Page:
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Want to do business in the US? Then master the 30-minute meeting

By Mike Kerans, founder

May 3, 2016 | 3 min read

One of the biggest differences between selling in the US vs Europe is The 30-Minute Meeting. They are absolutely the norm in the US and can take some getting used to.

Are Americans simply ruder, more abrupt than their EU counterparts? I would suggest that this brevity comes out of the fact that US meets tend to be less social. In Europe, people tend to know one and other. London = UK, Paris = France, Berlin/Hamburg/Munich = Germany. Participants know one and other and have done business together. Old ground is often re-covered.

Doing business in the US tends to be more transactional. Identify a pain point you are solving, explain why your solution meets the requirements of that challenge, compare and contrast your approach to others if applicable, and frame how a simple test works—showing a few case studies along the way.

Sound familiar? Of course it does. What’s different is that has to be conveyed in eight minutes. That’s right. Eight minutes.

Why? How? It is simple math. The 30-Minute Meeting has five minutes of pleasantries at the top, with any luck five minutes of next step planning at the bottom, leaving 20 minutes. If selling is listening, and it is, then Q&A with the client should command at least 10-12 minutes. What are they doing now? How is it working? Who are stakeholders in the decision?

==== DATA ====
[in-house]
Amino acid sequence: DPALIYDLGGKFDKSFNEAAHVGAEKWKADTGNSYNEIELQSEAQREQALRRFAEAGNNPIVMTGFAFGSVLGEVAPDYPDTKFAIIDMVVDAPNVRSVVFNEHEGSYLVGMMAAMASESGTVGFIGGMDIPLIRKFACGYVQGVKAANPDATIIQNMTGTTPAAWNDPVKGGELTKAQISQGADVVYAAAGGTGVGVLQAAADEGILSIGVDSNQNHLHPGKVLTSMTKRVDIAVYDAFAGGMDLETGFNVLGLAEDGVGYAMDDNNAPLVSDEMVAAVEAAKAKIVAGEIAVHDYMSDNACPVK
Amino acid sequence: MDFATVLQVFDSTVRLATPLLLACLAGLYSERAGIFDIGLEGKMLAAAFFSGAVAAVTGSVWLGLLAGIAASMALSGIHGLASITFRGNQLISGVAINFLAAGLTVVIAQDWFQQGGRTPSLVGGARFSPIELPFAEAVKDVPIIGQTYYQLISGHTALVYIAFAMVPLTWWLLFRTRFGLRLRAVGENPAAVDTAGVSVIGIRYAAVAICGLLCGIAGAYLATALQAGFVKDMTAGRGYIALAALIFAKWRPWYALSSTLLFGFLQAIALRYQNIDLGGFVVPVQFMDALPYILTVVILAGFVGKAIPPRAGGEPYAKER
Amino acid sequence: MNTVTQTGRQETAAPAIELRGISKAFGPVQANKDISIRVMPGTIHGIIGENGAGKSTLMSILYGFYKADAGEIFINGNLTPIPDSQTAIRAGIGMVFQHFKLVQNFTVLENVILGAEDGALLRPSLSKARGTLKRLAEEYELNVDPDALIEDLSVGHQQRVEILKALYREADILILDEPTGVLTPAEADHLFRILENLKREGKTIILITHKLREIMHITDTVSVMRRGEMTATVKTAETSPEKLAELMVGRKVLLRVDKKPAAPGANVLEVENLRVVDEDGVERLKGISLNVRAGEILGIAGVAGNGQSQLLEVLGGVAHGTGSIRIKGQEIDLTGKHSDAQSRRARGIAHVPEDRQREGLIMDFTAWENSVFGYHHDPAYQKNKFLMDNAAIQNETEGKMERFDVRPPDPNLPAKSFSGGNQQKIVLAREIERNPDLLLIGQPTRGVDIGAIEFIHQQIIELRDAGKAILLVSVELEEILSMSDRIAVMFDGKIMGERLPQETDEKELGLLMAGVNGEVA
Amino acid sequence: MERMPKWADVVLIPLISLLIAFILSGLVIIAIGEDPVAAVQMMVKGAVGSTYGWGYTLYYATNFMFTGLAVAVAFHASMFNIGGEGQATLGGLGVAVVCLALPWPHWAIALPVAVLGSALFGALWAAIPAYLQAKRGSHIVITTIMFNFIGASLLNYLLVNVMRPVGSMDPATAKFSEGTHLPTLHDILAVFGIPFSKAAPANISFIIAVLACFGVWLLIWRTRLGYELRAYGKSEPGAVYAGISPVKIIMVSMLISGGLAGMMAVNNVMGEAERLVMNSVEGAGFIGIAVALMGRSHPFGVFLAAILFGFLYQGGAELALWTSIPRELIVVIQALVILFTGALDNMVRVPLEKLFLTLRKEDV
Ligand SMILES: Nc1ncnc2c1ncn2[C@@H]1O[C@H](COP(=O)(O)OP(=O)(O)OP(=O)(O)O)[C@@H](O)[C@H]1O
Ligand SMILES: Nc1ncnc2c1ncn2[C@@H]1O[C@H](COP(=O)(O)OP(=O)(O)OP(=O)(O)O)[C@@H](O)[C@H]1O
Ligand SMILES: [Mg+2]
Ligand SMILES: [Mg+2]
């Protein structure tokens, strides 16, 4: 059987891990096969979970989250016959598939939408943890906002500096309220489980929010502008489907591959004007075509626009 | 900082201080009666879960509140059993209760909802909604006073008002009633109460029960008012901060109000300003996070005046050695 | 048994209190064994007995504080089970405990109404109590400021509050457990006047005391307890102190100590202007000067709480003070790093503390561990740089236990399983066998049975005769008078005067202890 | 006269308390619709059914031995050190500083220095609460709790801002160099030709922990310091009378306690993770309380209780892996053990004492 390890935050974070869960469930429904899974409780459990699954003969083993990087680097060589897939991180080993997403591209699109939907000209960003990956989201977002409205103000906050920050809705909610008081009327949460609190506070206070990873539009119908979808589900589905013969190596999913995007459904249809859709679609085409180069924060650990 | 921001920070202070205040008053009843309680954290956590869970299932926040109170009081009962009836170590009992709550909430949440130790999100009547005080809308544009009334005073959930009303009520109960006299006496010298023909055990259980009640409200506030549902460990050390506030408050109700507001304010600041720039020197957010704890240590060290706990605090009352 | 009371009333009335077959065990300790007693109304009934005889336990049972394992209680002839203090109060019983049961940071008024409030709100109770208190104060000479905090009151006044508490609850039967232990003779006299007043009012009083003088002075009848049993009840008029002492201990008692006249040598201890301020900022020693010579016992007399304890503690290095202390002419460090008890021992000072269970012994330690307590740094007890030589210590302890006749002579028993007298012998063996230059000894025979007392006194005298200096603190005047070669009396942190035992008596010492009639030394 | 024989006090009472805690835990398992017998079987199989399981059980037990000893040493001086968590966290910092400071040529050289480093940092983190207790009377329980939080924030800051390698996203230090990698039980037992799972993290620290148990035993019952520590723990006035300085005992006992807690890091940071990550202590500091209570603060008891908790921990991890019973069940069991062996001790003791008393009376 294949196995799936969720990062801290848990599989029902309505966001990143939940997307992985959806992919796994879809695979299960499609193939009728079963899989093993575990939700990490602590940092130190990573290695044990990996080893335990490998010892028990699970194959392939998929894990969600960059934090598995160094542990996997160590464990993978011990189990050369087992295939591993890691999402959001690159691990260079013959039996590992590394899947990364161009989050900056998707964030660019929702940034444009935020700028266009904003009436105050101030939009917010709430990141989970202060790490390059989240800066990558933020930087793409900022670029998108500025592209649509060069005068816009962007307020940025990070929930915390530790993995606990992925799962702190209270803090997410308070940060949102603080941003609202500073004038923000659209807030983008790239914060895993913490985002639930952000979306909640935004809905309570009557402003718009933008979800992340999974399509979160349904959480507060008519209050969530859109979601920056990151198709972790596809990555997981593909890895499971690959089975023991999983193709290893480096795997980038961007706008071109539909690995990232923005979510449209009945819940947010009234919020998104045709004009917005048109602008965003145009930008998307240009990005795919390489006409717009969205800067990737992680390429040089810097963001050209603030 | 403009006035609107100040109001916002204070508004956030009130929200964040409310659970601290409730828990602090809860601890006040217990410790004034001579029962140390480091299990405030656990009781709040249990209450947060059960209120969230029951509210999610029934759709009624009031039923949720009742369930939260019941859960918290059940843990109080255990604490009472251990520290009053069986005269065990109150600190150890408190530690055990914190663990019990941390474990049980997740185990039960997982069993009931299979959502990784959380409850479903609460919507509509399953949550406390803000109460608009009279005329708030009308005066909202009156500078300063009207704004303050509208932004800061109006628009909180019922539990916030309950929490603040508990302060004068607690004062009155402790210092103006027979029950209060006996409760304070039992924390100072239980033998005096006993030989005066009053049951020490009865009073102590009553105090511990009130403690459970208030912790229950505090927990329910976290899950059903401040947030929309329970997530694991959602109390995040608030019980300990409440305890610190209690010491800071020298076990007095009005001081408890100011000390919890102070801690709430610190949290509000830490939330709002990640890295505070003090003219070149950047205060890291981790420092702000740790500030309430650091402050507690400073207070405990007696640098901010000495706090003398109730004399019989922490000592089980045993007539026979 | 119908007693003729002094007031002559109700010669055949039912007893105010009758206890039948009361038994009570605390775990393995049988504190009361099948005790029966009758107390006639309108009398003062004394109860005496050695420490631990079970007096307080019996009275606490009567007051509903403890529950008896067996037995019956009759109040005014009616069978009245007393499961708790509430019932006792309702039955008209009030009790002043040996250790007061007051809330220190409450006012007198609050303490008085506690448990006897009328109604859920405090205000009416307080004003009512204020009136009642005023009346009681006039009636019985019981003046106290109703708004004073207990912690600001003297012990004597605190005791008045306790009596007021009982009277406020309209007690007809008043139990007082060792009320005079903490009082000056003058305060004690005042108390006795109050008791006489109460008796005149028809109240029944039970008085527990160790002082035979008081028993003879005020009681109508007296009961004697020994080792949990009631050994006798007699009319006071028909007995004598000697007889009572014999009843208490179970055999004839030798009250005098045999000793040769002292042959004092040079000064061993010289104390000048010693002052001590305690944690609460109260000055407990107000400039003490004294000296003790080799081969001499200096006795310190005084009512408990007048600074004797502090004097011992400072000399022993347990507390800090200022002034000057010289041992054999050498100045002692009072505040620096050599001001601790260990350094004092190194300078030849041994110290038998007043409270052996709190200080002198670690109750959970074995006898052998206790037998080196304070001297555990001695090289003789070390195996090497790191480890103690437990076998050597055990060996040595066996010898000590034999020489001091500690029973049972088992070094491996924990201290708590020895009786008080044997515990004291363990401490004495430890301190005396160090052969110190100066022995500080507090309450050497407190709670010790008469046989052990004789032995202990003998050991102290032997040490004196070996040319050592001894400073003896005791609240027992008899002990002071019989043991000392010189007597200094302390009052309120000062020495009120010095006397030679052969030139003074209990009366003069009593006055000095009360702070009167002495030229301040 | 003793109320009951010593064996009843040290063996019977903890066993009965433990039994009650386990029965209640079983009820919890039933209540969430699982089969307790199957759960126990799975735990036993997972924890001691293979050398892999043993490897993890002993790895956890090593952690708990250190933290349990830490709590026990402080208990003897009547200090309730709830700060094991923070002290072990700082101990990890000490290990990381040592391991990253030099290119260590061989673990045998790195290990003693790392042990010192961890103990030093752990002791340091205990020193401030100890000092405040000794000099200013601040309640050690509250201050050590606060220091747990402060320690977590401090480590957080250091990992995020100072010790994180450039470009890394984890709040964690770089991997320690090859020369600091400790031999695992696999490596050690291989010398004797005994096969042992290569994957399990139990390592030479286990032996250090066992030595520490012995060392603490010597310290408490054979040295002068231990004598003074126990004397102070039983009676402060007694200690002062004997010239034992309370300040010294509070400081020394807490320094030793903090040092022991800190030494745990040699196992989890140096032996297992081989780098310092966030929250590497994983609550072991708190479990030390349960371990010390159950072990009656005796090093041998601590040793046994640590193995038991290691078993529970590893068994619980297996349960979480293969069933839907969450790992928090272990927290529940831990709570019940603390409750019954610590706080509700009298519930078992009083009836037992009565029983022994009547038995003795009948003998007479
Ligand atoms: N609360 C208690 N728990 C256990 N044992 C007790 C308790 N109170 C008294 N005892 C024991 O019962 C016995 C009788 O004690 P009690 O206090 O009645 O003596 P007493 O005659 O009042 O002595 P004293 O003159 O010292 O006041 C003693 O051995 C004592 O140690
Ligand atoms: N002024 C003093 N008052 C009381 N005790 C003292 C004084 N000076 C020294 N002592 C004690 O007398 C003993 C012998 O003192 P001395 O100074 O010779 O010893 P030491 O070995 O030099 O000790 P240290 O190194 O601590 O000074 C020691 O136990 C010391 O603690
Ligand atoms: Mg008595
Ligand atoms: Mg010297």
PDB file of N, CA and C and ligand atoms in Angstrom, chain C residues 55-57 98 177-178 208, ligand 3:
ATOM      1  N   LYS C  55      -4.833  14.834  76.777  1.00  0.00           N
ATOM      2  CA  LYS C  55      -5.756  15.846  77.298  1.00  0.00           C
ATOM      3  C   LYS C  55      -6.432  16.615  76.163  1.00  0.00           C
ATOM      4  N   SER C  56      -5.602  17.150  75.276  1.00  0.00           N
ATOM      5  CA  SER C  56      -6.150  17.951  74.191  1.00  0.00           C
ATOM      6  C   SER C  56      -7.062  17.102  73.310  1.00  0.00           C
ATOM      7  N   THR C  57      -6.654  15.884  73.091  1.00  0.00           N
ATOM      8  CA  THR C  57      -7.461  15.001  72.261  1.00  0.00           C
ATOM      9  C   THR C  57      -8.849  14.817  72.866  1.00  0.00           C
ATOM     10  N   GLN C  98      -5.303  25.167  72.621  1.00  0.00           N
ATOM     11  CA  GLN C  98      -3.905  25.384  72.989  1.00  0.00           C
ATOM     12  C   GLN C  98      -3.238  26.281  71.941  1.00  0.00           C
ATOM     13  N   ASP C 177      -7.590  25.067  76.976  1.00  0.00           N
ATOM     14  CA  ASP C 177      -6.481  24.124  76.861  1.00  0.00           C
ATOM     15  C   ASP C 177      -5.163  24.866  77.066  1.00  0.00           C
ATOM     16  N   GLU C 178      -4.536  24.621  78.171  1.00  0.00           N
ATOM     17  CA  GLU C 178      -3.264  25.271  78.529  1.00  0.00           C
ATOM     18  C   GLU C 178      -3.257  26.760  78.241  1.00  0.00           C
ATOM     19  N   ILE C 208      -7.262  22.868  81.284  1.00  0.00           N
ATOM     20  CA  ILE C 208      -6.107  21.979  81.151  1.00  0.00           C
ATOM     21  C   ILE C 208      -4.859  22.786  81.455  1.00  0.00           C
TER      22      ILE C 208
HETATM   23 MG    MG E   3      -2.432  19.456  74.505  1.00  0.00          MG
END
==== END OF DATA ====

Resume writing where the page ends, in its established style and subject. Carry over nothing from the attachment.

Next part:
That leaves eight minutes for the presentation. Five slides, if any.

Don’t begin a deck by introducing yourself and your company. Skip that slide or place it at the end. Your first slide is the problem slide. What you can do for them that they can’t do for themselves. Next is what you do and why you are the best alternative in your category. Then any successes you’ve had are quantified, followed by simple steps on getting started and what to expect in a successful test.

Of course meetings can and do extend beyond the confines of 30 minutes here. That said, as often as they are 45-60 minutes, they are 20 minutes. Someone is late. The decision-maker has the inevitable “hard stop” making your ability to get to the point quickly mission critical.

Our EU clients universally appreciate the discipline required to execute the 30-minute meeting well. All seem to feel it improves the efficiency and impact of traditionally longer meetings back home. Perhaps American rudeness is good for something.

Michael Kerans is founder of C.R.O. Partners


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